For the past few years, MSNBC hosts have run “Lean Forward” ads wherein they push different liberal advocacy issues from universal health care to considering children to be the collective "property" of the "community." MSNBC’s latest “Lean Forward” ad features host Alex Wagner focusing on yet another liberal pet project: raising the federal minimum wage.
In an ad which aired on July 25, Wagner whined that, “I don’t understand why there isn’t a more robust conversation about the minimum wage.” Wagner, a former cultural correspondent for the liberal think-tank Center for American Progress, has been featured in numerous “Lean Forward” ads, including one where she mocks Republican efforts to strengthen border security. [See video after jump. MP3 audio here.]
“We’re talking about people being able to afford the basic necessities” and the issue “shouldn’t be politicized. It shouldn’t be demagogued," Wagner thundered. "This is the basic metric for survival,” she added. Hmm, makes you wonder how MSNBC interns have survived in extremely-expensive New York City going without pay. According to the Atlantic Wire blog -- hardly a conservative news outlet mind you -- two former NBC Universal interns are suing the peacock network, alleging that they:
Worked about 25 and 29 hours per week respectively doing the usual intern tasks of filing, running errands, answering phones, and assisting production. They're seeking minimum wage back pay for the work.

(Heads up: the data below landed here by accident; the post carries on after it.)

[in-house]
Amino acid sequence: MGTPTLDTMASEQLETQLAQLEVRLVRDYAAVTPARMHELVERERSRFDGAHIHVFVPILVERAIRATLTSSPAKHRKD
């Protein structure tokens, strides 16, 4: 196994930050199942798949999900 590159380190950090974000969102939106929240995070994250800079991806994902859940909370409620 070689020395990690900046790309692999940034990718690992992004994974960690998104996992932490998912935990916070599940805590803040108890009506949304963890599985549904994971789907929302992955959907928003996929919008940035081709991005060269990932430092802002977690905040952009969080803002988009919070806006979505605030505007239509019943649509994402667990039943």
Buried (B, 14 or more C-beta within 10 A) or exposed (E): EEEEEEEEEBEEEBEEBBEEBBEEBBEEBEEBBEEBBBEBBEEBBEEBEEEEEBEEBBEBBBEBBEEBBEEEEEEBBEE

Jason Swartz, the attorney for the plaintiffs argues that:
Our clients and other unpaid interns seem to have been as integral to NBC Universal’s business as other employees, but are different in a crucial way -- NBC Universal didn’t pay them.
Before MSNBC whines about raising the minimum rage, it should first pay its interns who work for free rather than promoting an economically disastrous policy that fits their “Lean Forward” liberal agenda rather than benefits low-income workers.
See relevant transcript below.
July 25, 2013
11:27 a.m. Eastern
ALEX WAGNER: I don’t understand why there isn’t a more robust conversation about the minimum wage. It’s mentioned and then there’s this whole economic argument about whether that’s going to improve the economy. We’re talking about people being able to afford the basic necessities. If you adjusted for inflation, the minimum wage in the 1960s was nearly 10 dollars an hour now it’s somewhere around 7 dollars an hour. What we are talking about is just what is right. It shouldn’t be politicized. It shouldn’t be demagogued. This is the basic metric for survival.